The Stanford Encyclopedia of Philosophy (hereafter SEP) is a free online encyclopedia of philosophy run and maintained by Stanford University. ... Arguments for and against the existence of God have been proposed by philosophers, theologians, and others. ... An ontological argument for the existence of God is one that attempts the method of a priori proof, which utilizes intuition and reason alone. ... A teleological argument, or argument from design, is an argument for the existence of God or a creator based on perceived evidence of order, purpose, design and/or direction in nature. ... To meet Wikipedias quality standards, this article or section may require cleanup. ... The Christological argument for the existence of God is a relatively modern argument. ... To meet Wikipedias quality standards, this article or section may require cleanup. ... The Argument from Consciousness is an argument for the existence of God against naturalism. ... The Argument from love is an argument for the existence of God, as against materialism. ... The Argument from Beauty is an argument for the existence of God, as against materialism // Its logical structure is essentially as follows: There are compelling reasons for considering beauty to exist in a way which transcends its material manifestations. ... The argument from degrees or the degrees of perfection argument is an argument for the existence of God first proposed by Thomas Aquinas as one of the five ways to prove God in his Summa Theologica. ... The Argument from Desire is an argument for the existence of God. ... The Argument from religious experience is an argument for the existence of God, as against materialism. ... The Argument from Miracles is an argument for the existence of God relying on eyewitness testimony of impossible (or extremely improbable events) to establish the active intervention of a supernatural supreme being (or supernatural agents acting on behalf of that being). ... Pascals Wager (or Pascals Gambit) is the application by the French philosopher Blaise Pascal of decision theory to the belief in God. ... NDE redirects here. ... In the philosophy of religion and theology, the problem of evil is the problem of reconciling the existence of evil or suffering in the world with the existence of a god. ... The problem of Hell is a variant of the problem of evil, applying specifically to religions which hold both that: An omnipotent (all-powerful), omniscient (all-knowing), and omnibenevolent (all-loving) God exists. ... The argument from nonbelief, also known as the argument from divine hiddenness, is a recently-developed argument against the existence of God. ... The Argument from Inconsistent Revelations, also known as the Avoiding the Wrong Hell Problem, is an argument against the existence of God. ... The argument from poor design or dysteleological argument is an argument against the existence of God, specifically against the existence of a creator God (in the sense of a God that directly created all species of life). ... The Transcendental Argument for the Non-existence of God (also called TANG) was first explicitly formulated by Michael Martin in a 1996 article in New Zealand Rationalist & Humanist [1]. It was first intended as a reply to the Transcendental argument for the existence of God, which argues that logic, science... Theological noncognitivism is the argument that religious language, and specifically words like God (capitalized), are not cognitively meaningful. ... Listen to this article ( info/dl) This audio file was created from an article revision dated 2007-09-04, and may not reflect subsequent edits to the article. ... The argument from free will is an argument against the Existence of God which contends that omniscience and free will are incompatible, and that any conception of God which incorporates both properties is therefore inherently contradictory. ... An editor has expressed a concern that the subject of the article does not satisfy the notability guideline or one of the following guidelines for inclusion on Wikipedia: Biographies, Books, Companies, Fiction, Music, Neologisms, Numbers, Web content, or several proposals for new guidelines. ... The Ultimate Boeing 747 argument has been known to go straight over peoples heads The Ultimate Boeing 747 gambit is an argument for the improbability of the existence of God introduced by Richard Dawkins in chapter 4 Why there almost certainly is no God of his book The God... For the House television show episode, see Occams Razor (House episode). ...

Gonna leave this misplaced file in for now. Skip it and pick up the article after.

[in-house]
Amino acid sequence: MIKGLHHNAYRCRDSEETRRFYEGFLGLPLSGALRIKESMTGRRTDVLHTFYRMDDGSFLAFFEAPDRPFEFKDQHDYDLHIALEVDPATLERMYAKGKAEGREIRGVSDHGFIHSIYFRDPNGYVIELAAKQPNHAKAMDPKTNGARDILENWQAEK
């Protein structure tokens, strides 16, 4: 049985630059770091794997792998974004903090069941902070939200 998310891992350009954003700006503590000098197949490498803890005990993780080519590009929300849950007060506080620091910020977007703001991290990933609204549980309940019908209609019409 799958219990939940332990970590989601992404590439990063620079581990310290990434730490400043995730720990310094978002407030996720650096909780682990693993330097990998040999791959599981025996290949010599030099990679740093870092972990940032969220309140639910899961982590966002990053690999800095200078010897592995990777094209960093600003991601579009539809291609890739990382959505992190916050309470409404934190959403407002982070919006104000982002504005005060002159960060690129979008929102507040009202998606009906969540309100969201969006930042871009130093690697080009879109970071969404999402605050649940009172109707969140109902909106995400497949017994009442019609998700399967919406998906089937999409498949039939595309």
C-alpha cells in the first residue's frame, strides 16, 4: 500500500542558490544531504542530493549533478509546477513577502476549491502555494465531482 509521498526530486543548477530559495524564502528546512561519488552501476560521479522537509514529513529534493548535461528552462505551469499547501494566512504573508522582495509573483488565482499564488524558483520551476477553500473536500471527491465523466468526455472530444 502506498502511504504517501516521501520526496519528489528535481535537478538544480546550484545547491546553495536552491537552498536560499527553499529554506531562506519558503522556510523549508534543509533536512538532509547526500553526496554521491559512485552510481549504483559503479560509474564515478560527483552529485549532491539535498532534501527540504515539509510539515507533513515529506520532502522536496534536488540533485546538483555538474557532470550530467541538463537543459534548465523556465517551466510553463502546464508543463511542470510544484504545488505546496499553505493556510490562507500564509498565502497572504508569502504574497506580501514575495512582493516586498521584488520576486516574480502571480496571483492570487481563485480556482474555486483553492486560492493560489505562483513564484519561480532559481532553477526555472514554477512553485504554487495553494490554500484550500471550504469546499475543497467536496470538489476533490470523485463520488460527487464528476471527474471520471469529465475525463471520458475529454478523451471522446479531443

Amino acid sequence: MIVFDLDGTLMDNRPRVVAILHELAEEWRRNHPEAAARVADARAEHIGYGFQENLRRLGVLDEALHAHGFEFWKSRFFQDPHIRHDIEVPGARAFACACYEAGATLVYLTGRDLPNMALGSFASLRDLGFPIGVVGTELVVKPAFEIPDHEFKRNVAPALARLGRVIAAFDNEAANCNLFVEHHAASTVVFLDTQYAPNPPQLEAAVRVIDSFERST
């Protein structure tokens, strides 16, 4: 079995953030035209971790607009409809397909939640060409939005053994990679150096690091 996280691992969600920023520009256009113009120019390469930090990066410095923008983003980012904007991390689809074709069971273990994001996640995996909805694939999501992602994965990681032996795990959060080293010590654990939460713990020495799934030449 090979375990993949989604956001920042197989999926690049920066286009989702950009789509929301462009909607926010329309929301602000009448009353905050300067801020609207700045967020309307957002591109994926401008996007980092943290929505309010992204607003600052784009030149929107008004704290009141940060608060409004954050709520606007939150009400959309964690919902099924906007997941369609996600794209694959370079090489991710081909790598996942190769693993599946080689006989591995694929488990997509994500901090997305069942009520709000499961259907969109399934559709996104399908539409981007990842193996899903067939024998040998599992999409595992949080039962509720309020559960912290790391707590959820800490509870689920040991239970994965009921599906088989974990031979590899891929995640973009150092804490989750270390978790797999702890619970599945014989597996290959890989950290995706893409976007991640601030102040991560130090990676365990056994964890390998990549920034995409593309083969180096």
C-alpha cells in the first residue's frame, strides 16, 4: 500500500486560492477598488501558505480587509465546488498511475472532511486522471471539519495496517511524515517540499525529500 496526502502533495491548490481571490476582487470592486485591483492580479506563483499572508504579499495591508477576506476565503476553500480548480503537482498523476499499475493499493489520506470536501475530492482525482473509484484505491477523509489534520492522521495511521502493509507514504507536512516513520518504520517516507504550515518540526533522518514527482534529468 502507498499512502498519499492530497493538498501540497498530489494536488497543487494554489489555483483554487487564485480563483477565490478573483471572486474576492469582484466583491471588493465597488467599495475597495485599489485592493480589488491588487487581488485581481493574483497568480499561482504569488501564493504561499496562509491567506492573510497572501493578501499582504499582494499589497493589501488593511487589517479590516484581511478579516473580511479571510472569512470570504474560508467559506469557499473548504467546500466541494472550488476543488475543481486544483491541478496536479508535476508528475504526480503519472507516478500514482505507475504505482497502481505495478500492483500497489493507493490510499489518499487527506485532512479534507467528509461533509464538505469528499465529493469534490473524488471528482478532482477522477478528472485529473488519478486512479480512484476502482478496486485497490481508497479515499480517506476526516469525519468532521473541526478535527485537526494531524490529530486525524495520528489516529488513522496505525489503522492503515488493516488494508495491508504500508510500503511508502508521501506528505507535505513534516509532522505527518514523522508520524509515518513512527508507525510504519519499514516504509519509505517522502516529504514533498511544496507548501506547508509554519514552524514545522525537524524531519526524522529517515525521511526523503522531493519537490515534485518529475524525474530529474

Results from FactBites:
 
Cosmological Argument (Stanford Encyclopedia of Philosophy) (9529 words)
Kant held that the cosmological argument, in concluding to the existence of a necessary being, argues for the existence of a being whose nonexistence is absolutely inconceivable.
Accordingly, the cosmological argument presupposes the cogency of the ontological argument.
Rowe suggests that the cosmological argument has two parts, one to establish the existence of a first cause or necessary being, the other that this necessary being is God (1975, 6).
Cosmological argument - Wikipedia, the free encyclopedia (3102 words)
The cosmological argument is an argument for the existence of God, traditionally known as an "argument from universal causation," an "argument from first cause," and also as the "uncaused cause" argument.
Though contemporary versions of the cosmological argument most typically assume that there was a beginning to the cosmic chain of physical, or natural causes, the early formulations of the argument did not have the benefit of this degree of theoretical insight into the apparent origins of the cosmos.
Monotheistic innovations of the argument distinguish themselves by postulating that the dualism is supernatural and that whatever the "uncaused cause", it is the Divine.
  More results at FactBites »